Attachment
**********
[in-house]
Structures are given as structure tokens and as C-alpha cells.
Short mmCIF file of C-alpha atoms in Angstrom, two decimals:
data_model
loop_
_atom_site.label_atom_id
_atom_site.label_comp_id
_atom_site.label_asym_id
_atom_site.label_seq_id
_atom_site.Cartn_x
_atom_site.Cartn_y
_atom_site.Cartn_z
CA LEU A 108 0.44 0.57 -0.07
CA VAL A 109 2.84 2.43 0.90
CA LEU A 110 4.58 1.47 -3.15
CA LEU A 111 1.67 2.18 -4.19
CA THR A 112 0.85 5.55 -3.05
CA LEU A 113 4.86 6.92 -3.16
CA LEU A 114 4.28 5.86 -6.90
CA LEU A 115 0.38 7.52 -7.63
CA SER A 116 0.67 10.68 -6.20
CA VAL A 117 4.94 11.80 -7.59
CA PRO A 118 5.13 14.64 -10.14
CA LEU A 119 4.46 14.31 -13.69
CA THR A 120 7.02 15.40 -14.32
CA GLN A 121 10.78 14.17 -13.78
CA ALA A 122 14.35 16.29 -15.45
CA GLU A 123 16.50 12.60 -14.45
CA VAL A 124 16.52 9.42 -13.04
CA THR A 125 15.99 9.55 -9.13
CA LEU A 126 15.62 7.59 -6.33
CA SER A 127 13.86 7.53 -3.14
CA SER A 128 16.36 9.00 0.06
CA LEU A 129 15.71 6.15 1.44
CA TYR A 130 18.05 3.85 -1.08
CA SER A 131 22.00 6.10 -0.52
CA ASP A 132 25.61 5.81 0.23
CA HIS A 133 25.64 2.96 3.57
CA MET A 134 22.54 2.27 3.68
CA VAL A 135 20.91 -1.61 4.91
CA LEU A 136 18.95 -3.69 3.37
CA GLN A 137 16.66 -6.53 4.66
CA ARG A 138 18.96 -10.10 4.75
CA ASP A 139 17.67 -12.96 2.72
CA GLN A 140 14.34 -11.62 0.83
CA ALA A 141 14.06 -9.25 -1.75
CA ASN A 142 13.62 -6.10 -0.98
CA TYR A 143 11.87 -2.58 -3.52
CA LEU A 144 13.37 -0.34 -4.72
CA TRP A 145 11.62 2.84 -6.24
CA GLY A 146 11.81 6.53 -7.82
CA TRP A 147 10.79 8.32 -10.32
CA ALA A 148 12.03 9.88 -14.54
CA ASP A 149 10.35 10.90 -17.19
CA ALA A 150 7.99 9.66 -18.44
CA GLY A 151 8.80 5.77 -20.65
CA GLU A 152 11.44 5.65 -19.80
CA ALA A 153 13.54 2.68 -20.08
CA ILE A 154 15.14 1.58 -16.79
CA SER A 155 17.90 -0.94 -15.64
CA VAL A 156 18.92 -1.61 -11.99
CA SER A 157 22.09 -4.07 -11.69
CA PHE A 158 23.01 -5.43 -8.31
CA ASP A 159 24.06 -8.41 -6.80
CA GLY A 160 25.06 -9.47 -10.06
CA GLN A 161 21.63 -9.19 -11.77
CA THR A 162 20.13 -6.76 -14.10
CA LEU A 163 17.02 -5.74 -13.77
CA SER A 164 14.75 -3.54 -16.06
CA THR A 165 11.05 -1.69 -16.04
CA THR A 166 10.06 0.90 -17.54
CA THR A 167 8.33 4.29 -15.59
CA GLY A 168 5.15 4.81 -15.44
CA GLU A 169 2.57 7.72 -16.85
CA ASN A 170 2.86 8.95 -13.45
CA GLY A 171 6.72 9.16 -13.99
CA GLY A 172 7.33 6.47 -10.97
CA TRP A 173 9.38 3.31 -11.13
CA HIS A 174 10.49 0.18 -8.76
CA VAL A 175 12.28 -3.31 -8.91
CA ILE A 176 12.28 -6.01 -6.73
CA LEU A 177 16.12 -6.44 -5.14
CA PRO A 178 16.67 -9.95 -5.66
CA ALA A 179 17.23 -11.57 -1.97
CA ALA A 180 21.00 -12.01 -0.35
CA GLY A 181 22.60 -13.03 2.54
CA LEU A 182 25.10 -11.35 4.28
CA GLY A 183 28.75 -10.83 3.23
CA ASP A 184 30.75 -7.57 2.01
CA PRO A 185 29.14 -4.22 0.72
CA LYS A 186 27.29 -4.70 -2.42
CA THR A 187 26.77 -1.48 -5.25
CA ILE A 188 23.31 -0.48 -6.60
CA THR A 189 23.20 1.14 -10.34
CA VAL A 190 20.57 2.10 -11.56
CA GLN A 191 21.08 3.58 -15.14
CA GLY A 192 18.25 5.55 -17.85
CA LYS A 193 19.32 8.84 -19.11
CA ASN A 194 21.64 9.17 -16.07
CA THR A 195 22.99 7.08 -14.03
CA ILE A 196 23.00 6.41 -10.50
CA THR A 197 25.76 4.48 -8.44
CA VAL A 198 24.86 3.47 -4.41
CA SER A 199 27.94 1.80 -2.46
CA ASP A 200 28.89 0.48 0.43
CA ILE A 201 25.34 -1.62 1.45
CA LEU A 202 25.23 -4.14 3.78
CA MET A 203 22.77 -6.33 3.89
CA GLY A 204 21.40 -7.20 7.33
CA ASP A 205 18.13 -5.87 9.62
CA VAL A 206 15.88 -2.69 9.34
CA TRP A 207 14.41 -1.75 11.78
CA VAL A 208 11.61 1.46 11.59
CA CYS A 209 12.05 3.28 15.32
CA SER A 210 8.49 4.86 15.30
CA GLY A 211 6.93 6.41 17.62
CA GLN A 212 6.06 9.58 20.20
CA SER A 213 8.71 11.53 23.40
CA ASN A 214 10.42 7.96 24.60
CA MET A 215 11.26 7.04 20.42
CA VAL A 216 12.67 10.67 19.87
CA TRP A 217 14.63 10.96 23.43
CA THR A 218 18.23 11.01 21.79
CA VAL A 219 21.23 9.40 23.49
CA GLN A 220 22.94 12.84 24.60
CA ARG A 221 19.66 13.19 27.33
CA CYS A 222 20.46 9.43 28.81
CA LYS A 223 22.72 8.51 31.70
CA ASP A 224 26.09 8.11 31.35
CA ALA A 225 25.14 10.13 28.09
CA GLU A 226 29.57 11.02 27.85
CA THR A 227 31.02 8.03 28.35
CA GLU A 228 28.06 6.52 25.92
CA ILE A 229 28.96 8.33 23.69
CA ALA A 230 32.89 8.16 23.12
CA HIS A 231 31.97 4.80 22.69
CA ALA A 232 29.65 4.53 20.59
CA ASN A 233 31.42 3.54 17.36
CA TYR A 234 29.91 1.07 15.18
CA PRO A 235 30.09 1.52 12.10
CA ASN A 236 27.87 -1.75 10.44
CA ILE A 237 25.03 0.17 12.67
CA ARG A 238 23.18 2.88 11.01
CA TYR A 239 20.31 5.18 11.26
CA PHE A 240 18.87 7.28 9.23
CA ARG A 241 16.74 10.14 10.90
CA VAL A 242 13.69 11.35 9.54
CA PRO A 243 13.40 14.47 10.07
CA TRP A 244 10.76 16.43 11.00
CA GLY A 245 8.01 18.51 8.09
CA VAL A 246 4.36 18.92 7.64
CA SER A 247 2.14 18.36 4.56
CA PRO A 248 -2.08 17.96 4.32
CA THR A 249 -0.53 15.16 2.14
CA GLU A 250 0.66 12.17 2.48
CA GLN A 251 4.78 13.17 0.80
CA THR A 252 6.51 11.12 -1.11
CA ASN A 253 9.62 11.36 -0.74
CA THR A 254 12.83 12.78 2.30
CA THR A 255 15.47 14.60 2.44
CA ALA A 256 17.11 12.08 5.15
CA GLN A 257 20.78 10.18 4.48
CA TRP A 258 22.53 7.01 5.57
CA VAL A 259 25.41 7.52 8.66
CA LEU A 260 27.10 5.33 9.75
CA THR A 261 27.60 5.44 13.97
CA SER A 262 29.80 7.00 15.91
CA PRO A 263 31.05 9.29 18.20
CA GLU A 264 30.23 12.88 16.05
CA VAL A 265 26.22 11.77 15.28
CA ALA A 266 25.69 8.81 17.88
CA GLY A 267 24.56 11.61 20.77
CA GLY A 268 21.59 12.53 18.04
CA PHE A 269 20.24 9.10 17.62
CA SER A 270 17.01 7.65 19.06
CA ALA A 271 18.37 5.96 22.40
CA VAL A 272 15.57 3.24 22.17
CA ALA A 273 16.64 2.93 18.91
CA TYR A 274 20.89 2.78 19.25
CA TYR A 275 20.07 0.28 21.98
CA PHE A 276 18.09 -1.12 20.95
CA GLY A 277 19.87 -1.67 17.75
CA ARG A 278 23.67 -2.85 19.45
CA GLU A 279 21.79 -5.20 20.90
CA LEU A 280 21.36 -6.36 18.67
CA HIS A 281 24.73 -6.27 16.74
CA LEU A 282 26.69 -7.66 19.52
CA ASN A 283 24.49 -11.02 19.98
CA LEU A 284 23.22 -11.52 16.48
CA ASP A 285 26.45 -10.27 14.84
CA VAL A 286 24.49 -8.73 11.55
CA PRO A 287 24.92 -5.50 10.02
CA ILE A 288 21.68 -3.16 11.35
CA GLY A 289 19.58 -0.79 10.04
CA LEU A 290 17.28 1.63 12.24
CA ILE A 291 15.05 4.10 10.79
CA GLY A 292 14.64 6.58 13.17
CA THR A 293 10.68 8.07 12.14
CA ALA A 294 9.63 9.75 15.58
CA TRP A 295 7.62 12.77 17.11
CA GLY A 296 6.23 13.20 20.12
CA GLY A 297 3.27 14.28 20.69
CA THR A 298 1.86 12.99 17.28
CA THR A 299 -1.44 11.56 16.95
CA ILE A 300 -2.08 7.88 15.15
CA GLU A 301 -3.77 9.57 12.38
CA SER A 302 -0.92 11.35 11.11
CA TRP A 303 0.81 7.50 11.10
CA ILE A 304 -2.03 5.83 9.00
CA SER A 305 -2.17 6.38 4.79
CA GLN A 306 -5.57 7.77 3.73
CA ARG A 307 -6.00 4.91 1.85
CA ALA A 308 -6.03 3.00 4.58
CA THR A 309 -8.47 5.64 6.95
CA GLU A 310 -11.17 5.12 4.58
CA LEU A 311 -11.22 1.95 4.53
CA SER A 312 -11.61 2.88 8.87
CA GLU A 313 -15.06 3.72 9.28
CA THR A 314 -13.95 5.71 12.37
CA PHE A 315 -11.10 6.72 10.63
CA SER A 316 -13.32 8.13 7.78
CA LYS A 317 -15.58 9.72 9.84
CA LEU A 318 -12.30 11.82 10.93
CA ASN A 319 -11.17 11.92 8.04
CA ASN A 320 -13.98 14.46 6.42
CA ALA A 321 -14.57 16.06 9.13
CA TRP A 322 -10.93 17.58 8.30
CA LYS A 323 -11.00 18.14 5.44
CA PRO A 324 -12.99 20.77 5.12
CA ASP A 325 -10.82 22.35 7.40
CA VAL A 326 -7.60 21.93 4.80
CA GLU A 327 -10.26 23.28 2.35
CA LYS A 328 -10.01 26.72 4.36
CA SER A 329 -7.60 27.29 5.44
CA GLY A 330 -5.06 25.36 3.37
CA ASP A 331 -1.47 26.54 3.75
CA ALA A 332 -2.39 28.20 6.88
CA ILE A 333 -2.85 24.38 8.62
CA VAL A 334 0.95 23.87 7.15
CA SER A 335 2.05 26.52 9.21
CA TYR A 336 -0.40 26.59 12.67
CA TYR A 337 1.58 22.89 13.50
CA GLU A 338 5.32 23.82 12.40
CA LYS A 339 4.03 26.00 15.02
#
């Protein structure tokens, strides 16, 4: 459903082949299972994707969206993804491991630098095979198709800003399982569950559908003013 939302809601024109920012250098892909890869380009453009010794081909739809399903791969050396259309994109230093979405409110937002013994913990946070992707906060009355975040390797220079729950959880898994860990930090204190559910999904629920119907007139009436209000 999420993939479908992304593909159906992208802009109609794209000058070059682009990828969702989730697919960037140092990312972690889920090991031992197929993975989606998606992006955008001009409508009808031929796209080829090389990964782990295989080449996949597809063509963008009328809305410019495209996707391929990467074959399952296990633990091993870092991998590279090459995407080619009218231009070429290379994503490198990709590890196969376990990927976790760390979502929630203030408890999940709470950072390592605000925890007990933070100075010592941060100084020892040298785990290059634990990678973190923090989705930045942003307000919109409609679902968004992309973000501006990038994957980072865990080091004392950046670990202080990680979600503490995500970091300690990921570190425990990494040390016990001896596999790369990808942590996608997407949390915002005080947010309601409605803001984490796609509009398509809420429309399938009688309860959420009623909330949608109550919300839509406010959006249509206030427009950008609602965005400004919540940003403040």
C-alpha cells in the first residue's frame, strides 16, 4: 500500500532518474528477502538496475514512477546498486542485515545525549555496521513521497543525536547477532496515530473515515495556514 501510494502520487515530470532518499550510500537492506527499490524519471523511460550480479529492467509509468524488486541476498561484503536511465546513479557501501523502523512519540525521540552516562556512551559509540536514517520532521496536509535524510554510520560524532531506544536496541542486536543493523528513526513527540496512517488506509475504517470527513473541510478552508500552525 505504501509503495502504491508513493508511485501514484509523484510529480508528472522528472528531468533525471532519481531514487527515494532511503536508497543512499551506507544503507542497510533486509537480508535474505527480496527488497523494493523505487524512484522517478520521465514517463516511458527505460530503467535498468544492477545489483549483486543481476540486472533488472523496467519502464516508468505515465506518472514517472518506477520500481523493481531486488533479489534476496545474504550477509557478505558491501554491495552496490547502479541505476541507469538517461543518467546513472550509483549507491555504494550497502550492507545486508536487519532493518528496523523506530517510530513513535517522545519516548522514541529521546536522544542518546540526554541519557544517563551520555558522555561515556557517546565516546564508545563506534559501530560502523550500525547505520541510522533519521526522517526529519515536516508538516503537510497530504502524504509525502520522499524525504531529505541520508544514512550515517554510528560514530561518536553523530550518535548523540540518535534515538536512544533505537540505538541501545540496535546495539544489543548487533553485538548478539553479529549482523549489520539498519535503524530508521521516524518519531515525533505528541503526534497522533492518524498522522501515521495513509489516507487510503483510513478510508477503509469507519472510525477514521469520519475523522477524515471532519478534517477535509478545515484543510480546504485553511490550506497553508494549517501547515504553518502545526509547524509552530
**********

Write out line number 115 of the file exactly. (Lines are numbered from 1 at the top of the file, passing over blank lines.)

CA SER A 210 8.49 4.86 15.30